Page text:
The Department of Defense released today an environmental exposure report examining the use, and potential long-term health effects, of pesticides during the Gulf War. Some Gulf War veterans have reported a wide array of unexplained illnesses that many suspect may be related to their use of and exposure to pesticides during the war. As a result of the health risk assessment conducted at the Office of the Special Assistant for Gulf War Illnesses, analysts conclude they could neither prove nor rule out any connection between pesticide exposure and chronic health effects.
In general, the pesticides and repellents used by U.S. personnel in the Kuwait Theater of Operations were approved by the Environmental Protection Agency and the Food and Drug Administration. They belonged to five major categories: organophosphorus pesticides, such as malathion and chlorpyrifos; carbamate pesticides, such as bendiocarb; the organochlorine, lindane; pyrethroid pesticides, such as permethrin; and the insect repellent DEET. During the Gulf War, all these pesticides were approved by EPA and the FDA for general use, and were not considered harmful when used according to instructions. Some pesticides were purchased locally by authorized personnel for unit use or by individuals for their personal use. Some of these locally purchased products may not have been registered with the EPA.
The interim report notes that several select groups of military personnel, because of their job responsibilities, were potentially at greater health risk from pesticide exposure. These include trained and certified pesticide applicators, field sanitation teams and military police who conducted delousing operations. Only one documented case of pesticide exposure resulting in an adverse health effect was found during the course of the investigation. There were, however, anecdotal reports by several Gulf War veterans that they sought medical treatment due to exposure to pesticides while in the Gulf.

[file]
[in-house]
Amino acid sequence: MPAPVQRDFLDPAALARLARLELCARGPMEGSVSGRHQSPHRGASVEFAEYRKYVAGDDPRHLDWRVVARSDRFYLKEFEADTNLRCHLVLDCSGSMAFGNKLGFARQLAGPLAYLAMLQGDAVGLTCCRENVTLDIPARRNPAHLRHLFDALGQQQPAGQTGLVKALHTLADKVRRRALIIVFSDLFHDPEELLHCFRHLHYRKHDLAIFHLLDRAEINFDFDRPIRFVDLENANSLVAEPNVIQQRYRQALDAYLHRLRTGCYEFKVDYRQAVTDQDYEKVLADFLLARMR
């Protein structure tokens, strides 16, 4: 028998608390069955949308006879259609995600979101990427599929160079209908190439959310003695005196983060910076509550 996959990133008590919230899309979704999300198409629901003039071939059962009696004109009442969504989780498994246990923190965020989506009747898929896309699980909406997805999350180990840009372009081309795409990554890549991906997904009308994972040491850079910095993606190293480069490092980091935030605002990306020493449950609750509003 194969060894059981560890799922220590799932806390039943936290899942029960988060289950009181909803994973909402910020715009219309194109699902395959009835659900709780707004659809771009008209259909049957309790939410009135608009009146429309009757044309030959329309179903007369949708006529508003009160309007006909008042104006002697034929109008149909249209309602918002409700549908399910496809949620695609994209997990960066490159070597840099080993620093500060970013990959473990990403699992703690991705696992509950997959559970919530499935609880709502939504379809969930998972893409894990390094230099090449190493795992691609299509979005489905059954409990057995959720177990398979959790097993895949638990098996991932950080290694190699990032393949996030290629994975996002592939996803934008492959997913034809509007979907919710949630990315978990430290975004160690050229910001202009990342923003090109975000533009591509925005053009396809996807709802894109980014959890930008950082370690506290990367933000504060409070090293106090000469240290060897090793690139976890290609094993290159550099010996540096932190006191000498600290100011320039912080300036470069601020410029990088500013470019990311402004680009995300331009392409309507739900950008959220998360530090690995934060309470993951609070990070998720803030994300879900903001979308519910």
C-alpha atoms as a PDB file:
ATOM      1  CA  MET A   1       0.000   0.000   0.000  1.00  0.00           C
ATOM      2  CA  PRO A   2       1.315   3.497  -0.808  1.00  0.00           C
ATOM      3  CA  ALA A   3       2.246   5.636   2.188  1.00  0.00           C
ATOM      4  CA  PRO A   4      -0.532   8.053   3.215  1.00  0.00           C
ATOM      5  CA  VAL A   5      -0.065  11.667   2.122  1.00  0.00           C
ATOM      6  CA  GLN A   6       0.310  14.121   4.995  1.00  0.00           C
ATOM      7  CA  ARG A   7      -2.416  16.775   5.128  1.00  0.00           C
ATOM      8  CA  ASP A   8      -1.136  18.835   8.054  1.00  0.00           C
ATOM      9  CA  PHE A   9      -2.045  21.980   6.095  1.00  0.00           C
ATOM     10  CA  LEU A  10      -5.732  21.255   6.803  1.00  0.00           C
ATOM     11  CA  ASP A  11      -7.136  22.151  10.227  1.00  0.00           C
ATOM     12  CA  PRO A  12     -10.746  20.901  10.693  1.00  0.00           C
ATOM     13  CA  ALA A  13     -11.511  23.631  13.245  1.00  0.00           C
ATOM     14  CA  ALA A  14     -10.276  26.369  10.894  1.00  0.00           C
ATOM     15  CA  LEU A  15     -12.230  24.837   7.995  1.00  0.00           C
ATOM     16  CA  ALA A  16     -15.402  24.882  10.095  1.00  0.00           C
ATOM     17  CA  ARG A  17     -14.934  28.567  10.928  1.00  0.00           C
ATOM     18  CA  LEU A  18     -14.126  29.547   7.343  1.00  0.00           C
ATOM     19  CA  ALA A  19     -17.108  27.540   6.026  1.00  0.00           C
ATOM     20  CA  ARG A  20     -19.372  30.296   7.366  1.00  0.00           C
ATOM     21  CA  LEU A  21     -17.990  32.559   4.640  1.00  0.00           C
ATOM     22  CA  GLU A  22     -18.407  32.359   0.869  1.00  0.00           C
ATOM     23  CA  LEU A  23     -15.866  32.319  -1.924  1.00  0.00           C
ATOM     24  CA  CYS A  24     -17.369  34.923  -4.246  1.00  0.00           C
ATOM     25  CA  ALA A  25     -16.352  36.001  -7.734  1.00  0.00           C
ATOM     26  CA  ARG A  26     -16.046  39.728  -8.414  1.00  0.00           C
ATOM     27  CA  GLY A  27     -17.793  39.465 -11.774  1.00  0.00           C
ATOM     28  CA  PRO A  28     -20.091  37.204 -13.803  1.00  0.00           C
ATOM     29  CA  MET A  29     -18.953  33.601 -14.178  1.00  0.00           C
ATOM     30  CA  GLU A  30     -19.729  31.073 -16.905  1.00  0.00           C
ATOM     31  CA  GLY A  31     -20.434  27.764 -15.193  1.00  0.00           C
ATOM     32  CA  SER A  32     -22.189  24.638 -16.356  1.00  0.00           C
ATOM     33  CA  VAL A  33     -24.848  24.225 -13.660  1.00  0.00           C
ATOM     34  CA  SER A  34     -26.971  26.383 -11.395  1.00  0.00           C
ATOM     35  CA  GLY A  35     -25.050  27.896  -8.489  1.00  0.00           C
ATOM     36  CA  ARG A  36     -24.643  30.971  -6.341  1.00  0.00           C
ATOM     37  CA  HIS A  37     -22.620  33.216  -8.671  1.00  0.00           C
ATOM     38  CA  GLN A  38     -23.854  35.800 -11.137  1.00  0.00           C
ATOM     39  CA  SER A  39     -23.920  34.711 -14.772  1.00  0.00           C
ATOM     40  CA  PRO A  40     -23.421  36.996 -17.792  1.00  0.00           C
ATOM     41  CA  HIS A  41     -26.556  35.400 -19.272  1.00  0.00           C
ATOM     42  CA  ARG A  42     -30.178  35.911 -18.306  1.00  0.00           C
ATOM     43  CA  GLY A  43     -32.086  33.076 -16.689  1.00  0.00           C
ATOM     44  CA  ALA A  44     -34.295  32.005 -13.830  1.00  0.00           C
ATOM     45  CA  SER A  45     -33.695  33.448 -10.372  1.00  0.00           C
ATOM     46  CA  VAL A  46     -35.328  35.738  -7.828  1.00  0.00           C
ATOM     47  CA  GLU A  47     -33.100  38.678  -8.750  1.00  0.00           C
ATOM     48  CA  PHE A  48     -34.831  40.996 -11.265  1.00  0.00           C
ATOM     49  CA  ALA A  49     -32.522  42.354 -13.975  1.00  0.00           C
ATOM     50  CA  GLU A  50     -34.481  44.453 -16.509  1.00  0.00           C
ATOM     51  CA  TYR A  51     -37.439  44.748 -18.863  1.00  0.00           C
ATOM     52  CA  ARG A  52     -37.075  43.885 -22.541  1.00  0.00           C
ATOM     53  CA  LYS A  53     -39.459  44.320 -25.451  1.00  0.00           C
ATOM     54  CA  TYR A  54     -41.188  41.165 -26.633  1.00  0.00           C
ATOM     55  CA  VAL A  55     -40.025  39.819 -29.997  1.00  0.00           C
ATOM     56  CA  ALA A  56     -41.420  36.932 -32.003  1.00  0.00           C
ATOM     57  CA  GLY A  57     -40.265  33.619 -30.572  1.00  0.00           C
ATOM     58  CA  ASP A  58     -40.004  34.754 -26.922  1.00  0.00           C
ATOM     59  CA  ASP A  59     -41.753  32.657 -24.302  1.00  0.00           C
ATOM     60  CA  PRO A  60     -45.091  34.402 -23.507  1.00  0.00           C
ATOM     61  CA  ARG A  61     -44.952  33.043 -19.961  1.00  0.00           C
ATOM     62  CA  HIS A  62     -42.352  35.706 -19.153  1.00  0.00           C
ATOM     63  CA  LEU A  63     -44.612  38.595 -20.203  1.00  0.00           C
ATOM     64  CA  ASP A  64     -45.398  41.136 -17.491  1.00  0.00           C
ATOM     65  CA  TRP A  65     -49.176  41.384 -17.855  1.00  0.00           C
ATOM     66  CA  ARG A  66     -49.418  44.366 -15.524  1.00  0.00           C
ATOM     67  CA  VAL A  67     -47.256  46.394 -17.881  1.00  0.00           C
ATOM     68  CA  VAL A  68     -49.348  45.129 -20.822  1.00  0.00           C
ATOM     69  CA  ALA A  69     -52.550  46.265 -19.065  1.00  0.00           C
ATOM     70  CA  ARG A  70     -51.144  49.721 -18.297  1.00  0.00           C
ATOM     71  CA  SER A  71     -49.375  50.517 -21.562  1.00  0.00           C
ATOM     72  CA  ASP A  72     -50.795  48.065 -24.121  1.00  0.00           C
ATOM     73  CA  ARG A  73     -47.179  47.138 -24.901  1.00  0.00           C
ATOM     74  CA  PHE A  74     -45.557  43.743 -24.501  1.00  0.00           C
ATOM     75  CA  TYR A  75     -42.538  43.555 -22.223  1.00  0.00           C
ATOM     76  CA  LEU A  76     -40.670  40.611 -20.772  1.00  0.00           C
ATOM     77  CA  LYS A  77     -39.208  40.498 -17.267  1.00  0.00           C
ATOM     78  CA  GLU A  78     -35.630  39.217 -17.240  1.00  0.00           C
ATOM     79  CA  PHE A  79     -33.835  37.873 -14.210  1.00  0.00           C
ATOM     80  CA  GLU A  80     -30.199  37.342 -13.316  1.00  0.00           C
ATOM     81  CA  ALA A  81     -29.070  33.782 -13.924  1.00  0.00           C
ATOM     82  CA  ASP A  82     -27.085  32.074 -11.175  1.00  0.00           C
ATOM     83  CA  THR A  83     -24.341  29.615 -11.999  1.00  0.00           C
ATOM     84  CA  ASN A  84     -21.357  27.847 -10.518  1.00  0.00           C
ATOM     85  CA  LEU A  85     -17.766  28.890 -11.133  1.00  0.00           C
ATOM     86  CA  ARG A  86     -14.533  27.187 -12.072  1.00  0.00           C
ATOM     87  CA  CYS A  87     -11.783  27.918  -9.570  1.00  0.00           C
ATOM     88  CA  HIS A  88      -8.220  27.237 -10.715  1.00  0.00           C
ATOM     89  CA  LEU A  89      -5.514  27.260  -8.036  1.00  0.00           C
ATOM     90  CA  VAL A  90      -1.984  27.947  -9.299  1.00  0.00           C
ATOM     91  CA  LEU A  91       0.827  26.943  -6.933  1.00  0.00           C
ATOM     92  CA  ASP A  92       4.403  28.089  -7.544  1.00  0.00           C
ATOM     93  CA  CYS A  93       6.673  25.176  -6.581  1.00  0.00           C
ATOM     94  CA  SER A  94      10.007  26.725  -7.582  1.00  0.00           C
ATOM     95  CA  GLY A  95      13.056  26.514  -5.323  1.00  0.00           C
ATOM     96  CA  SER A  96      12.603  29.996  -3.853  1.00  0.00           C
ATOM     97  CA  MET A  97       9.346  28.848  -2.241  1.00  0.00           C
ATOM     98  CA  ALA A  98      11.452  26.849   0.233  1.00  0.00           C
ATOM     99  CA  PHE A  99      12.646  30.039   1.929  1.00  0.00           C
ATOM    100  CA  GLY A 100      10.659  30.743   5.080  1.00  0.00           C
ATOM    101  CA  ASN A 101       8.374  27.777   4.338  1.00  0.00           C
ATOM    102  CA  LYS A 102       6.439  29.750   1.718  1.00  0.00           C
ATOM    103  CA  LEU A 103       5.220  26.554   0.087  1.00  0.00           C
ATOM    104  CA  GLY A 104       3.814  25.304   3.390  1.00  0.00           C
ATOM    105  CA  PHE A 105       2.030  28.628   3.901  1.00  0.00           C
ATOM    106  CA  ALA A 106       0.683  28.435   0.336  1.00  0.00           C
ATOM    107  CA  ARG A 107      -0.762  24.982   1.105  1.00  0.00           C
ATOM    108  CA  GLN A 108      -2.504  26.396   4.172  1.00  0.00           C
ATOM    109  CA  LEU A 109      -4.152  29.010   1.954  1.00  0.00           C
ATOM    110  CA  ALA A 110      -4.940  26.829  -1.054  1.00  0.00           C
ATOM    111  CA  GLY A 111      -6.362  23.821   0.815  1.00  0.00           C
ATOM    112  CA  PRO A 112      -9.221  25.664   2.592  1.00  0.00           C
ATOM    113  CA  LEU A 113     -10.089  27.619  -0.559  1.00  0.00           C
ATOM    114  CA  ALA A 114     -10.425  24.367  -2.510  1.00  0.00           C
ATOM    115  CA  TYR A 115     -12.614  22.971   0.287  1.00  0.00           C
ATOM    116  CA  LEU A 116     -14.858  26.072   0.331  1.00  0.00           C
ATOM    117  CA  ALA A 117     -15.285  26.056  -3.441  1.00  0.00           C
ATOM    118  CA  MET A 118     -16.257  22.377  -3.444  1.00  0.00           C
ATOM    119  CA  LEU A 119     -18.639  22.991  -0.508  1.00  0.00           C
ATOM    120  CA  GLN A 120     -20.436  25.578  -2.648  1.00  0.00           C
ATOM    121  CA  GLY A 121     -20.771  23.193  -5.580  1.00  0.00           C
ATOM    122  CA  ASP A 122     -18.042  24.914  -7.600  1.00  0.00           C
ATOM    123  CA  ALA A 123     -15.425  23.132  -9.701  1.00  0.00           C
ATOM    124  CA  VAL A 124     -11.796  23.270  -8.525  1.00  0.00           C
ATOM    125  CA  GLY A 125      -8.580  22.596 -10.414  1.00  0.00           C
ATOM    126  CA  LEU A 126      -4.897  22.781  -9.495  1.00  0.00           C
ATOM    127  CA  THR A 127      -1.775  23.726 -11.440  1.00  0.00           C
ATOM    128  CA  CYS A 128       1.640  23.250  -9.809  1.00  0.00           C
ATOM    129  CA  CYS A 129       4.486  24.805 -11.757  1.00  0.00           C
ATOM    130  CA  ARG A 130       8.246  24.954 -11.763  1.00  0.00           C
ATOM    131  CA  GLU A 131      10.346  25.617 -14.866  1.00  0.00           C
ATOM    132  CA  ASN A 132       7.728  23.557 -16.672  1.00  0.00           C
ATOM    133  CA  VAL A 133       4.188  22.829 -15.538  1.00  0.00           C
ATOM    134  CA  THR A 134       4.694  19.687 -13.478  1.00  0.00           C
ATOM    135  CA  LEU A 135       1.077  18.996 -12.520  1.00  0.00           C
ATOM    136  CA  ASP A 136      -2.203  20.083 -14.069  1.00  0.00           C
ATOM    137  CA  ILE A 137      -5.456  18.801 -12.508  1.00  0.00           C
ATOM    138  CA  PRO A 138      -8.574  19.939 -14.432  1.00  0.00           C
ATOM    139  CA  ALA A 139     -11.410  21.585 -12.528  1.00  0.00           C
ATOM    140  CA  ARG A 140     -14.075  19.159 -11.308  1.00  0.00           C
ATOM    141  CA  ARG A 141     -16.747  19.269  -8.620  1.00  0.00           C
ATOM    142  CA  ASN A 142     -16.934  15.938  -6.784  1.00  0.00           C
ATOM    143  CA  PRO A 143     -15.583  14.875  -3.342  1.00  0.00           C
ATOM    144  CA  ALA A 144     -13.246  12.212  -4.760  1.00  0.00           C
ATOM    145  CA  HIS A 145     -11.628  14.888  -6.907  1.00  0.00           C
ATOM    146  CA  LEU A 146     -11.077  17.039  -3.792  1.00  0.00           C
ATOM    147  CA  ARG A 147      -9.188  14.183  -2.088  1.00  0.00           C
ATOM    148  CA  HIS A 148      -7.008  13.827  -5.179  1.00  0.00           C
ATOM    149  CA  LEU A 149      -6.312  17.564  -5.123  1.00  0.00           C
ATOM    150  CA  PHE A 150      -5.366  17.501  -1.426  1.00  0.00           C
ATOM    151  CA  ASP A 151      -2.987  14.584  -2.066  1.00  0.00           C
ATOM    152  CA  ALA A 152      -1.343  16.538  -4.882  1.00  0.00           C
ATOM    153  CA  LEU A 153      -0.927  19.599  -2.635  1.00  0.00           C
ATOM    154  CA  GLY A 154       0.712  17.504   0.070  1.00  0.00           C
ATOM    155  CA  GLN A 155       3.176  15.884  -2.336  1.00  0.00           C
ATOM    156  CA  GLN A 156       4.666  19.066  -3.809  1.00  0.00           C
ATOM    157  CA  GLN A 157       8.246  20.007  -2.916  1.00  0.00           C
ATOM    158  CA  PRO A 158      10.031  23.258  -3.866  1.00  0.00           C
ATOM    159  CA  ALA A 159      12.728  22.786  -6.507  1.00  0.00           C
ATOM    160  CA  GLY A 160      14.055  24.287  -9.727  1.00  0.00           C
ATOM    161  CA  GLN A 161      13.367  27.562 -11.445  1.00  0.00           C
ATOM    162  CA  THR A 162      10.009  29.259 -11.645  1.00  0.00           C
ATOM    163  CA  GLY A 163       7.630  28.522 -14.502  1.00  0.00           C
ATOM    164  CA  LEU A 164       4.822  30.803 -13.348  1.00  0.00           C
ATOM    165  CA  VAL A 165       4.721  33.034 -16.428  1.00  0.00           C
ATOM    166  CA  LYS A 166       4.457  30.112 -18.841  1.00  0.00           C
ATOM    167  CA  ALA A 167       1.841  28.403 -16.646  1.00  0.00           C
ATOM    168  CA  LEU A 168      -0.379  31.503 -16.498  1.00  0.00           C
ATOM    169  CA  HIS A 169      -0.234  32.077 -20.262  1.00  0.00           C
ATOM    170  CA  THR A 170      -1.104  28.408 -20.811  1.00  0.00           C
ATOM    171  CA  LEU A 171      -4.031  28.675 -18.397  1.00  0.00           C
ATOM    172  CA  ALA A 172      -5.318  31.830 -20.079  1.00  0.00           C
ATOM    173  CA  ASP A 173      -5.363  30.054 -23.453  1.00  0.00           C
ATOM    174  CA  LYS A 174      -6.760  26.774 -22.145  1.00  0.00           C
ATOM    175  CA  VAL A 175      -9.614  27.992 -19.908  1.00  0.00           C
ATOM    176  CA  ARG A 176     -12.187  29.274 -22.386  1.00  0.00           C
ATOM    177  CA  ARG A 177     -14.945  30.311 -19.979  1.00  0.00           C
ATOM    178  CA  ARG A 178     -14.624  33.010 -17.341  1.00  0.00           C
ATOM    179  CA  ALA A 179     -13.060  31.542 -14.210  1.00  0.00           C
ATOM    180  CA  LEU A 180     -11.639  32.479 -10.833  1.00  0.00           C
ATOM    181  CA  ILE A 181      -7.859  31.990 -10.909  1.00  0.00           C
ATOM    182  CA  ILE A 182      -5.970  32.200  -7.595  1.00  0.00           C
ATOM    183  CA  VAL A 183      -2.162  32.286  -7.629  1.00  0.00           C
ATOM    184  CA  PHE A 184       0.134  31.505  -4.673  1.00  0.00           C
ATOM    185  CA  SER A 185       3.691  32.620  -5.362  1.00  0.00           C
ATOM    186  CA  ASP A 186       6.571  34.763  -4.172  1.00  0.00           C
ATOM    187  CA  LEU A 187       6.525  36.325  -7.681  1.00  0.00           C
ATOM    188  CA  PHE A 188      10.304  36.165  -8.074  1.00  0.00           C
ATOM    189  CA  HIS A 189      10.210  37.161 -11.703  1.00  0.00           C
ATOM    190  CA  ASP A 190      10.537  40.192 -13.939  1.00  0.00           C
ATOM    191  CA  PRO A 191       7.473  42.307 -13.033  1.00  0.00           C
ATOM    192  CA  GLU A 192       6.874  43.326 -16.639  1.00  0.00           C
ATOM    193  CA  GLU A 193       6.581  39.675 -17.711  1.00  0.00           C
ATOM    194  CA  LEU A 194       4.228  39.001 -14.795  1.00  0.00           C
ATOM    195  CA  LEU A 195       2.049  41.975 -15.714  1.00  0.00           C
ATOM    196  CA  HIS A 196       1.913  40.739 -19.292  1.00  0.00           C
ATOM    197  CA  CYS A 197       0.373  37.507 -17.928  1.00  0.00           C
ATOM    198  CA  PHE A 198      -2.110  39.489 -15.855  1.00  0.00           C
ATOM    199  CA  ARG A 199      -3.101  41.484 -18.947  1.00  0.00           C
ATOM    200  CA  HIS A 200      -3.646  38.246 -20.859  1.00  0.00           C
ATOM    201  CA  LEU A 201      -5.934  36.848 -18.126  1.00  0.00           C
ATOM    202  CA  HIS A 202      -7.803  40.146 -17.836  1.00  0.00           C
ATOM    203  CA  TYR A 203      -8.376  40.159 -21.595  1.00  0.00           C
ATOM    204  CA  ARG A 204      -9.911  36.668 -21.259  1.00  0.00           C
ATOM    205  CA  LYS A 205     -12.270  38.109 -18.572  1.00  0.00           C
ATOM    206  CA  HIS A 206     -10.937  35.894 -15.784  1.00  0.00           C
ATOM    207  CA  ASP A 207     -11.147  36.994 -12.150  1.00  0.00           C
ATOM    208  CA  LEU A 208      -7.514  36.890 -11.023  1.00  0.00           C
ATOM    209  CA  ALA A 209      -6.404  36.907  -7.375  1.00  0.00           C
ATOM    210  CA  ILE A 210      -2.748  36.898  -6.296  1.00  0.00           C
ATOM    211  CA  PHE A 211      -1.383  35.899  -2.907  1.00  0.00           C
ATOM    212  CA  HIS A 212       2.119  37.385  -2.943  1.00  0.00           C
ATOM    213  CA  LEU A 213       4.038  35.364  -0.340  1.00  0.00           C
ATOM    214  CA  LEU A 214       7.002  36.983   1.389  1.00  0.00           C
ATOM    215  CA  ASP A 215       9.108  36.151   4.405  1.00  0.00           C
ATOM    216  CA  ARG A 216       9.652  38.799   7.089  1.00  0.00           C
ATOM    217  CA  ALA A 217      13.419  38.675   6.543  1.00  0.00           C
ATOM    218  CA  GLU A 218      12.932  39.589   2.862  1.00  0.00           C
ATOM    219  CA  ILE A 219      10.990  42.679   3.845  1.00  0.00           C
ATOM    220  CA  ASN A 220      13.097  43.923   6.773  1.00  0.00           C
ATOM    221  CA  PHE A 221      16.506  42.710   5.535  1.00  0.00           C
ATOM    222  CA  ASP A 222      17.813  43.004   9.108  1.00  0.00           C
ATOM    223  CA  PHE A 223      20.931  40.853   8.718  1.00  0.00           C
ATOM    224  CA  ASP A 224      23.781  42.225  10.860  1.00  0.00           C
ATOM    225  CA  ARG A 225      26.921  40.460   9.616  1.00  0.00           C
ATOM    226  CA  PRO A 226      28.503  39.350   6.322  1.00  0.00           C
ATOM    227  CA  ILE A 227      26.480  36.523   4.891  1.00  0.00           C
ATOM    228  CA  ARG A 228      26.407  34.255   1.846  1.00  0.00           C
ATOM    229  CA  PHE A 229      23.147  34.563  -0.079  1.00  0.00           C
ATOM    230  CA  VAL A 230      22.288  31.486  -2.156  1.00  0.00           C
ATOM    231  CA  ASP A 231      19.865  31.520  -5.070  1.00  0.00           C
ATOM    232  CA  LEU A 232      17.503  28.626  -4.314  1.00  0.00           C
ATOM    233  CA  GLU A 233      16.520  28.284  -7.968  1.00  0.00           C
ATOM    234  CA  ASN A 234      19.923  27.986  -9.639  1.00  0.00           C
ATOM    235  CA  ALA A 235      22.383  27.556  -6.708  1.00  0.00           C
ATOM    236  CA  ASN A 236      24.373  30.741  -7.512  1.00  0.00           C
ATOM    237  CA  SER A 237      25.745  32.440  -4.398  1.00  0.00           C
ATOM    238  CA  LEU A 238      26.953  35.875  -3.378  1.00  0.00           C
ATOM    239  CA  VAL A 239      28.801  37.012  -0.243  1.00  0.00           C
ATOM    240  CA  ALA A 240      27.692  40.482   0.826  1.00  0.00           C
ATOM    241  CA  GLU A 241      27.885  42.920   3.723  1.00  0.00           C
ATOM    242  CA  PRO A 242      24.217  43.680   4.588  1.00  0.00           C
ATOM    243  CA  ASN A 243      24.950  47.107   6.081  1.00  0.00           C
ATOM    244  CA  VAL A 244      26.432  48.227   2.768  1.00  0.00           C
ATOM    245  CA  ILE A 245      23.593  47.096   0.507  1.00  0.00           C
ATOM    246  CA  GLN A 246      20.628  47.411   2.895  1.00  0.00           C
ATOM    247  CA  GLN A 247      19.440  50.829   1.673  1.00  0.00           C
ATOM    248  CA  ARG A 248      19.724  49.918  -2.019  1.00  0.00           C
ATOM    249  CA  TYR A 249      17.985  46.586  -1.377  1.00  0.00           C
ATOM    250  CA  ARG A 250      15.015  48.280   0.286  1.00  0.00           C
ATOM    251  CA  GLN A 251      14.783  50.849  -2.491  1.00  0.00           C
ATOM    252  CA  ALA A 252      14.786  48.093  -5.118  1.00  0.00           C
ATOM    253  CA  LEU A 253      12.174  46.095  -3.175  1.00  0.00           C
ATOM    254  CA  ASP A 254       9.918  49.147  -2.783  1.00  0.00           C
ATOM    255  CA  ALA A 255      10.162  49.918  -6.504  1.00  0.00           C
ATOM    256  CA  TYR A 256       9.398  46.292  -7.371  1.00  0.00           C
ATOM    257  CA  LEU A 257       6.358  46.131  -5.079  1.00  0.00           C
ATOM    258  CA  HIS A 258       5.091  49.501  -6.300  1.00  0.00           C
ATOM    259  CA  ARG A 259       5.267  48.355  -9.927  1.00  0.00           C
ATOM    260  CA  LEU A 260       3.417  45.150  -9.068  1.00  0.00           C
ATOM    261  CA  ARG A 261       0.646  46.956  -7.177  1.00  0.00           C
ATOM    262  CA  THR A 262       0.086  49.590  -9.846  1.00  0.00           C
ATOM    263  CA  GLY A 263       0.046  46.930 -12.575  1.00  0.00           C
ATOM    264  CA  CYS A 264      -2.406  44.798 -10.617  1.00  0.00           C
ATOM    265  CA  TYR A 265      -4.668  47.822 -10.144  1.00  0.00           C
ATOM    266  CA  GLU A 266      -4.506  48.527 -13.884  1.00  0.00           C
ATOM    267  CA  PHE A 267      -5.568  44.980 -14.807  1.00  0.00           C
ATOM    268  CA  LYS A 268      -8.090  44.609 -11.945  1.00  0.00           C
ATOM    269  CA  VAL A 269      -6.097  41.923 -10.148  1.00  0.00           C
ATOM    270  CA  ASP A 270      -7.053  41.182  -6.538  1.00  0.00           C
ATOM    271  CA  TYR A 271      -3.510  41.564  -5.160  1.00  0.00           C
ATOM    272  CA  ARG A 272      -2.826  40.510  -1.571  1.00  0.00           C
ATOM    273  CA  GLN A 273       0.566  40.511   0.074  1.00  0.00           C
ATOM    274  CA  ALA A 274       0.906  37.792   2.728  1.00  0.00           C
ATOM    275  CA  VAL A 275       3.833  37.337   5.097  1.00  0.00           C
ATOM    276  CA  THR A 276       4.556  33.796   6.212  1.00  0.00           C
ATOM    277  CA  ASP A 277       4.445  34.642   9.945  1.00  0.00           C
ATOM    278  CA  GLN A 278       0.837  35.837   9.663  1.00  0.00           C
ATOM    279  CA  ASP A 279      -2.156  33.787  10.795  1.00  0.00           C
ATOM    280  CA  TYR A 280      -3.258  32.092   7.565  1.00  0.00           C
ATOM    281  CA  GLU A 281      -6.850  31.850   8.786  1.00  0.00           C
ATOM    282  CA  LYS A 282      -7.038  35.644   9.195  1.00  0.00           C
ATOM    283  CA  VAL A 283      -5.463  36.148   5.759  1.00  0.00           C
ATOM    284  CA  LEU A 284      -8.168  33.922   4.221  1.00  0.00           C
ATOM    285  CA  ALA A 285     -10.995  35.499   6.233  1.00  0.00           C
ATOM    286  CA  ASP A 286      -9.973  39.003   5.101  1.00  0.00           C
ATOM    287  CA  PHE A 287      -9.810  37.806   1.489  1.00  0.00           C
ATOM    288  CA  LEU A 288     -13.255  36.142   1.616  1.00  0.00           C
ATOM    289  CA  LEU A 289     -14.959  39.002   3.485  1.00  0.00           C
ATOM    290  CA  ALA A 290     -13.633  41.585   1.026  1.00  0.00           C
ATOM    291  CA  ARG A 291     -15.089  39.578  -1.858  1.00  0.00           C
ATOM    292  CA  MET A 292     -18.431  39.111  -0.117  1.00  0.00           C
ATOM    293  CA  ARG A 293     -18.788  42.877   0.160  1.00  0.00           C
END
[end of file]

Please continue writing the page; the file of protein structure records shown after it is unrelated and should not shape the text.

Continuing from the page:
The report stresses the results of the health risk assessment alone do not prove that overexposures occurred during deployment or that any connection exists between pesticide exposures and chronic health effects months or years after exposure. But the assessment does conclude that some groups may have been exposed to concentrations of pesticides which exceeded conservatively derived, risk-based levels of concern, and that because of the overall lack of data, there is not enough evidence to rule out possible long-term effects resulting from exposures to pesticides during the Gulf War deployment.
Analysts say an important question regarding organophosphate and carbamate pesticides is: If individuals had no signs or symptoms at the time of exposure, how likely is it that such exposures could result in adverse health effects months or years later?
There is no simple answer that can be given with a high level of confidence, as there is conflicting information in the literature on this subject. The relevant information comes mainly from published studies of civilian pesticide handlers in the United States and foreign countries.
Some reports in the literature suggest that unless individuals had signs and symptoms of serious pesticide poisoning or toxicity at the time of the initial exposure, health effects months or years later are unlikely. However, according to the RAND literature review for pesticides, there is also evidence of modest long-term effects following repeated asymptomatic exposures. This issue can be resolved only by further research.
Furthermore, analysts say, it's unlikely that exposure to these pesticides is the sole explanation for myriad health problems reported by Gulf War veterans, since few veterans' symptoms are uniquely characteristic of pesticide exposure alone.
To help evaluate the possible health effects of pesticides exposure on Gulf War veterans, the Special Assistant's Office commissioned the RAND Corp. to review the existing scientific literature on the health effects of pesticides. The scientific literature search completed by RAND suggests that pesticides, specifically acetylcholinesterase inhibitors such as organophosphates and carbamates, could be among the potential contributing agents to some of the undiagnosed illnesses reported by Gulf War veterans. Therefore, exposure to these pesticides cannot be ruled out as a potential contributing factor to some of these undiagnosed illnesses.
The complete environmental exposure report is available on GulfLINK, DoD's Internet website, at http://www.gulflink.osd.mil/retired/pest/ .